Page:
In The Garden Now ... Going To Pot - for summer color, that is

Tuesday, September 8, 2015

Text and photos by Victoria Gilleland

Adding a splash of color with some planted pots is a great way to brighten an area where you can’t or don’t want to plant a garden bed.

Container plantings are wonderful on decks, patios and porches as well as along sidewalks and paths and even within a planted garden area. Containers often elevate special plantings so that they are closer to eye level where they are more easily seen and enjoyed. 

I’m often asked to share my favorite container plant combinations. The truth is no two years are the same. I’m always experimenting with new plants, containers, and locations in the garden.

For the past several years I’ve enjoyed incorporating various begonia varieties in my container gardens so I guess I’d have to say they’re my favorites right now. Some have fabulous variegated and textured foliage that becomes more interesting as the season progresses. Many of the Rex Begonias make good houseplants through winter and can be returned to the outdoors when the weather warms in spring.  

My planted garden pots are sometimes featured alone but more often in groups of three or more along with a decorative item to make a cohesive design statement. The pots are often of different sizes, shapes and colors. Plants included are usually a mix of annuals, perennials, ornamental grasses, shrubs and trees. Many plants are destined for other locations in the garden after a season or two growing in pots.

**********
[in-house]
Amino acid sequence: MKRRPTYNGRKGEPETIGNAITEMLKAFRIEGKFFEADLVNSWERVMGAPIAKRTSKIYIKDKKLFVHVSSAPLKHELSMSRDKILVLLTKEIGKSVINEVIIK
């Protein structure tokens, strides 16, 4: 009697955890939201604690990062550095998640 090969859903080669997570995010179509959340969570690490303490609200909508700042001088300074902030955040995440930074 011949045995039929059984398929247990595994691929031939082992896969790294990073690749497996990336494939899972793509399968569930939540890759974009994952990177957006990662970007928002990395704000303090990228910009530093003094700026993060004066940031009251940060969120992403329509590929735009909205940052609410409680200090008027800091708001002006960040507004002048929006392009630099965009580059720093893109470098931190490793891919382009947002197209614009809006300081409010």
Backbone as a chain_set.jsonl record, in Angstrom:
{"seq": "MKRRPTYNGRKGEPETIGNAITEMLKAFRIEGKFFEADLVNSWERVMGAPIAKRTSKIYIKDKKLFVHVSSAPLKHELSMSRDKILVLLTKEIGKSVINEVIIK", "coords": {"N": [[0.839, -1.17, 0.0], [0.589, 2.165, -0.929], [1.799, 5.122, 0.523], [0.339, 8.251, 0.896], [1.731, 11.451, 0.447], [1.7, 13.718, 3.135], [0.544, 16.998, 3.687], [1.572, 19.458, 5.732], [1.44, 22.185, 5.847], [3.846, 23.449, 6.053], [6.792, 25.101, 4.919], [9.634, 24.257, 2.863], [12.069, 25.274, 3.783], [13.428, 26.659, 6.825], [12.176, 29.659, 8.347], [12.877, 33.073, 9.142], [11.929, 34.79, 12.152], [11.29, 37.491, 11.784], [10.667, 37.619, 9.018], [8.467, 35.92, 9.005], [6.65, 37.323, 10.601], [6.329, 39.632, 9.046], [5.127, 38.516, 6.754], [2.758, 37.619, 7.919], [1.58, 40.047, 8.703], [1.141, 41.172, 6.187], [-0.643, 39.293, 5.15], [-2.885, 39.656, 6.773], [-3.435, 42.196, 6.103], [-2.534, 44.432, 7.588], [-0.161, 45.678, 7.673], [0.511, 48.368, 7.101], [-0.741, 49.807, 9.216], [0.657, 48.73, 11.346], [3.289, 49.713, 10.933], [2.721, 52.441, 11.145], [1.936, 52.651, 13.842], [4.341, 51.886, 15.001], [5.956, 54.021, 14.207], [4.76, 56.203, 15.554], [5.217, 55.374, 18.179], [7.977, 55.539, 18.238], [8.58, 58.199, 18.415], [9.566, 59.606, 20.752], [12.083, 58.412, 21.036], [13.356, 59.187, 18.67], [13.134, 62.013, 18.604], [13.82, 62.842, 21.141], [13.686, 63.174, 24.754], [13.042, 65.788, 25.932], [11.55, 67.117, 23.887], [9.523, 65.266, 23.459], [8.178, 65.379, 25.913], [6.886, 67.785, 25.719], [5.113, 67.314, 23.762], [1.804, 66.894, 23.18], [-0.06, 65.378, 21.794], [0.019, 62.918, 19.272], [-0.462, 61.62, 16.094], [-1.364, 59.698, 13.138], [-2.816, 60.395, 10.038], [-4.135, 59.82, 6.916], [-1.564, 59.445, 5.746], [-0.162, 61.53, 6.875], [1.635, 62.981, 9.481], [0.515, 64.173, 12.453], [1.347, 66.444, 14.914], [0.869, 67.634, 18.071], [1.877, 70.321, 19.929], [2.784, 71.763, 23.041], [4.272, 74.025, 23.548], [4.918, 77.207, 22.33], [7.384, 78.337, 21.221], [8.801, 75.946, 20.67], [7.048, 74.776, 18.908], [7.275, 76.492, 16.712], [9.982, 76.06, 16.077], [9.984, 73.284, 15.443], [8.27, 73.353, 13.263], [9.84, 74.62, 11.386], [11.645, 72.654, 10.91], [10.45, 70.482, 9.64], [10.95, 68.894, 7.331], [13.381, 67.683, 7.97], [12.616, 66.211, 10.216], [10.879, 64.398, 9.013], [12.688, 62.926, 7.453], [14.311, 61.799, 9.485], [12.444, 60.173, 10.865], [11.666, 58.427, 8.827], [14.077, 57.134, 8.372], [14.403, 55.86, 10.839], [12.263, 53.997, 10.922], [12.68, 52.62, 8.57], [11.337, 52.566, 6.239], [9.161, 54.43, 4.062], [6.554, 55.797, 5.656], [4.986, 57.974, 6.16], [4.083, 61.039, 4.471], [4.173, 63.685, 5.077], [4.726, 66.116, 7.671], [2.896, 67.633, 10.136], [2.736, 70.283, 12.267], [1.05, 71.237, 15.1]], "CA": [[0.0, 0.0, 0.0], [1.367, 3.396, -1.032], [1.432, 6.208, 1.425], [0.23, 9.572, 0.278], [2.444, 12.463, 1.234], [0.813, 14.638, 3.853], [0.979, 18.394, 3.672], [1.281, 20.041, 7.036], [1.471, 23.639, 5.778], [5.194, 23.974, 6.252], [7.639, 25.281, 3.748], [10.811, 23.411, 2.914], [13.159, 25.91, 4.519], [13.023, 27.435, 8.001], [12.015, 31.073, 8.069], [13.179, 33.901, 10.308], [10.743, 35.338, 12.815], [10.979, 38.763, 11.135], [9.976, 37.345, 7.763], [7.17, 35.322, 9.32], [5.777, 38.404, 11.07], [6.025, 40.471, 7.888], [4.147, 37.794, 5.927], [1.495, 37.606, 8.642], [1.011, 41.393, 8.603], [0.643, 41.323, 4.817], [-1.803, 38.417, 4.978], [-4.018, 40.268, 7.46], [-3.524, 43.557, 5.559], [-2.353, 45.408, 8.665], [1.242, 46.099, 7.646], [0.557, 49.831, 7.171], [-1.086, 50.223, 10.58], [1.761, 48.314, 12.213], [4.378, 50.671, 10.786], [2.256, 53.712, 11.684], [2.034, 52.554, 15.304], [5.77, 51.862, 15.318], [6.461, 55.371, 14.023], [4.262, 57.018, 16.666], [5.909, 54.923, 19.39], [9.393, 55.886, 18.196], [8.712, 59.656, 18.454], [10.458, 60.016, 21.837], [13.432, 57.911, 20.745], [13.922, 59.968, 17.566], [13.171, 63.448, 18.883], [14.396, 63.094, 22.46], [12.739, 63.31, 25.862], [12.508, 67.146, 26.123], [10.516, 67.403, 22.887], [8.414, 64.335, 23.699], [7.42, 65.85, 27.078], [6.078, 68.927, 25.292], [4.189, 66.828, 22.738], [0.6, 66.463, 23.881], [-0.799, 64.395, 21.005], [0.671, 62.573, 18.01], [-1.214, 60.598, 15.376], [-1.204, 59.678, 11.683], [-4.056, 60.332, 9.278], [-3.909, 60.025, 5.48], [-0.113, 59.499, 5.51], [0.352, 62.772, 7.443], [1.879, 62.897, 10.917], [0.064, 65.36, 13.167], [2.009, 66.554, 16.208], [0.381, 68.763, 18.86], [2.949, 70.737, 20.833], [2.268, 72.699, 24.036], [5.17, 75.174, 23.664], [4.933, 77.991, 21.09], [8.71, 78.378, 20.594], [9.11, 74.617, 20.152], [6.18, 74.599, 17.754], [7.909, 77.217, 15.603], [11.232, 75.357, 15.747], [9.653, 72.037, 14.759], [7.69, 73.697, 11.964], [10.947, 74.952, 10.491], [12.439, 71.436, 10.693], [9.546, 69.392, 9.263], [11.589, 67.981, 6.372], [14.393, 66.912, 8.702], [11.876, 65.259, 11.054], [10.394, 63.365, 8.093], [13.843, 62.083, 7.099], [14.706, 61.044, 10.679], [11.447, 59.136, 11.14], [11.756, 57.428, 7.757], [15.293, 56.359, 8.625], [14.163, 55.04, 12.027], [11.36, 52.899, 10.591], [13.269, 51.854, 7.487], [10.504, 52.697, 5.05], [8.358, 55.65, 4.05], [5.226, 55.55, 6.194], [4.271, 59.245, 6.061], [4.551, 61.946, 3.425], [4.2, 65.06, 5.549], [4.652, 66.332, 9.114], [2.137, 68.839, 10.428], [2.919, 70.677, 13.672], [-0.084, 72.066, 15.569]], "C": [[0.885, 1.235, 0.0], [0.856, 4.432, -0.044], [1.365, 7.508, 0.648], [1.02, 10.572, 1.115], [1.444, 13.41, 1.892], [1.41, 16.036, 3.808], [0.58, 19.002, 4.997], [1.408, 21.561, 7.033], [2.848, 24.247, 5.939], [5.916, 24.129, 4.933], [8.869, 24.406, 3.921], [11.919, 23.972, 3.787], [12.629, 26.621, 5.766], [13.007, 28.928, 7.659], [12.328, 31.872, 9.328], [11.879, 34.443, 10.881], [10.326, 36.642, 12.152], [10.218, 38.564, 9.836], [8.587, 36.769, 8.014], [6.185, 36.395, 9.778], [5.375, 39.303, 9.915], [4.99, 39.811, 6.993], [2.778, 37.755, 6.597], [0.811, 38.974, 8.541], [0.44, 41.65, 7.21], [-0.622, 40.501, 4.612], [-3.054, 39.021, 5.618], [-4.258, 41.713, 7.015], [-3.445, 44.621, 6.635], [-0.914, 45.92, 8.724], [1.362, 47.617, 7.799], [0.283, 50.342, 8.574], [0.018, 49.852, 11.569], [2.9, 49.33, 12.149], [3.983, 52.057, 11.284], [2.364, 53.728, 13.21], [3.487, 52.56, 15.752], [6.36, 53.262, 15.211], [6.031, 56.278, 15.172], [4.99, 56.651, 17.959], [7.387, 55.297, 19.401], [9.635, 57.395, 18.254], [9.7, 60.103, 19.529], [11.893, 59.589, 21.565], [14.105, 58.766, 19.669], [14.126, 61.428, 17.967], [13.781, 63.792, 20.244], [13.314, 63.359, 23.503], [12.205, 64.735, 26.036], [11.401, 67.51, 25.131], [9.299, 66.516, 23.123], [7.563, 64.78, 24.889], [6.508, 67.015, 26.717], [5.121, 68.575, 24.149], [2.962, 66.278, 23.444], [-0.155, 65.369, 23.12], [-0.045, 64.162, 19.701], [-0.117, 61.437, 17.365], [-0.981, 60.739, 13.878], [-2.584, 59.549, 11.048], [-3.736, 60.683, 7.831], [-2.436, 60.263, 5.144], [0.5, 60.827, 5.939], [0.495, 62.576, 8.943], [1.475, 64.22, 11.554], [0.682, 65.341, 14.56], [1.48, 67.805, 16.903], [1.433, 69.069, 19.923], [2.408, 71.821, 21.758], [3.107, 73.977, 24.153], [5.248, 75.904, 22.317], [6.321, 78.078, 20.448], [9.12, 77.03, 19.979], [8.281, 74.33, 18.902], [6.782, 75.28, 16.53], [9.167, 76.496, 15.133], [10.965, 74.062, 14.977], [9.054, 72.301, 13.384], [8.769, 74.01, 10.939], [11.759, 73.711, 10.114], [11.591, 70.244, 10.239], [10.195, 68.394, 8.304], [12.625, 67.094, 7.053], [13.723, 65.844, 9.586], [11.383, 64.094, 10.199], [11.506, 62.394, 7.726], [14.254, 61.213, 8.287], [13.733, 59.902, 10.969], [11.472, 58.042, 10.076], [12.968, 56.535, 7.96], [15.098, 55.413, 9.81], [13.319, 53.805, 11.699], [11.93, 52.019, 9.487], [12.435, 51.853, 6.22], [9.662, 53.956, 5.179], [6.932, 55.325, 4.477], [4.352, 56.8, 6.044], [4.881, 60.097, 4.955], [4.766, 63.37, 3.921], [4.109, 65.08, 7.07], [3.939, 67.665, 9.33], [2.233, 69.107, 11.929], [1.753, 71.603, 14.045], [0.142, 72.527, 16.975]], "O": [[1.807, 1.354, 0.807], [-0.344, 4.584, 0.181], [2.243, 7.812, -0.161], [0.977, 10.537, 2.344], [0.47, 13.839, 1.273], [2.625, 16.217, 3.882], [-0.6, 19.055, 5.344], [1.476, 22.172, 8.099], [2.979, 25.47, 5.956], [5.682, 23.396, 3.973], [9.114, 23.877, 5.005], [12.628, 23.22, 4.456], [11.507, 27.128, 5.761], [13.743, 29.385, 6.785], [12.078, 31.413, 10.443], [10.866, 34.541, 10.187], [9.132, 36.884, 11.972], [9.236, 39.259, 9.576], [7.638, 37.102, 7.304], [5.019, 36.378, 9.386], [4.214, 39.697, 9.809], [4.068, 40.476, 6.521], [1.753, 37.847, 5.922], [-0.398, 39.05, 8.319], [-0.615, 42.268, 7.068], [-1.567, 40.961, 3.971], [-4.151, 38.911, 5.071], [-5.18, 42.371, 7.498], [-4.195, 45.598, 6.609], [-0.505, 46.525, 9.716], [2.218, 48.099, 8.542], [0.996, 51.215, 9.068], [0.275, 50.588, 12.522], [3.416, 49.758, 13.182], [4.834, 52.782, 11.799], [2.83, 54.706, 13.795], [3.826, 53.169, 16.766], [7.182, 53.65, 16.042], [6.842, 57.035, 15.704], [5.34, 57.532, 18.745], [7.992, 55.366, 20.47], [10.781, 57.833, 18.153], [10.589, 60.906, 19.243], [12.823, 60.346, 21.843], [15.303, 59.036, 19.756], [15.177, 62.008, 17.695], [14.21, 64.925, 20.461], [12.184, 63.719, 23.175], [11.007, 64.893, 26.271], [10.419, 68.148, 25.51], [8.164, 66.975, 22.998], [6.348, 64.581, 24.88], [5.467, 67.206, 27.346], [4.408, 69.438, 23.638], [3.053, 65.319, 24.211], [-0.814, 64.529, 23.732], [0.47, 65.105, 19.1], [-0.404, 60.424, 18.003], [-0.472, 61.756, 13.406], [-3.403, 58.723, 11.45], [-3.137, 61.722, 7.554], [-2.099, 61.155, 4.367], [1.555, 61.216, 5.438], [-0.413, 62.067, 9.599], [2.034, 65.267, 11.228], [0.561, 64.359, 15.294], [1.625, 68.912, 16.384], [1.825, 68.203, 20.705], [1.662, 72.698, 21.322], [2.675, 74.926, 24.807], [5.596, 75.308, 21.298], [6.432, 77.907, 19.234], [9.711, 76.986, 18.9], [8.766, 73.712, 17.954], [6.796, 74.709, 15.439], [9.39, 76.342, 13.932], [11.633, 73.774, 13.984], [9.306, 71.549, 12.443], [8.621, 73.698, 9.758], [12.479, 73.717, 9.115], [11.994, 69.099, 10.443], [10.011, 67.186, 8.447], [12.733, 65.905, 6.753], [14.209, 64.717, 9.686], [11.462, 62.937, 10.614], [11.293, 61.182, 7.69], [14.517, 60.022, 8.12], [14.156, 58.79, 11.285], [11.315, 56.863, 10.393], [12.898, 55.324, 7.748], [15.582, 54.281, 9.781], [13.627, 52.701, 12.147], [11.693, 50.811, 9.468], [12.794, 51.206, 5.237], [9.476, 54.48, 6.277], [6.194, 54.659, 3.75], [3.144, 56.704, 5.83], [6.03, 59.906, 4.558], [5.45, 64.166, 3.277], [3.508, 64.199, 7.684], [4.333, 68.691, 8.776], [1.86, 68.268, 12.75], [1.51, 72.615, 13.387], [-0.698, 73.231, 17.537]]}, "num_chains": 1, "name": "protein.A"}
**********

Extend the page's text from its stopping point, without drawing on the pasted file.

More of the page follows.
The planting above is actually made up of 6 different containers with different plants in each … Dragon Wing Pink Begonia, Variegated Swedish Ivy, Variegated Rex Begonia, Carex ‘Everillo’ a mounding grass, Golden Creeping Jenny, ‘Plum Crazy’ Oxalis, a dwarf hosta along with some miniature ferns. Japanese Forest Grass is peeking out of the pot on the left. 

Placement in the garden is very important because I depend on background plants, as well as hardscape items to compliment the design. The large tropical looking leaves above the Milk Can belong to a Japanese Aralia shrub which has been growing in the garden for years. The tumbled Pennsylvania Bluestone with moss growing between the stones along with the wood chip path add texture. The weathered red Milk Can made its way to our garden from an estate sale on Whidbey Island.  

Don’t be afraid to mix it up when you’re putting together a container garden. Combine a variety of plants with an interesting found object for a true garden surprise. Keep on having fun while you garden!

Victoria Gilleland is the owner of Cottage Garden Designs, a Garden Design company specializing in Redesign of Residential Gardens, Garden Consultation and Coaching. She has been designing gardens in the northwest for over 20 years.


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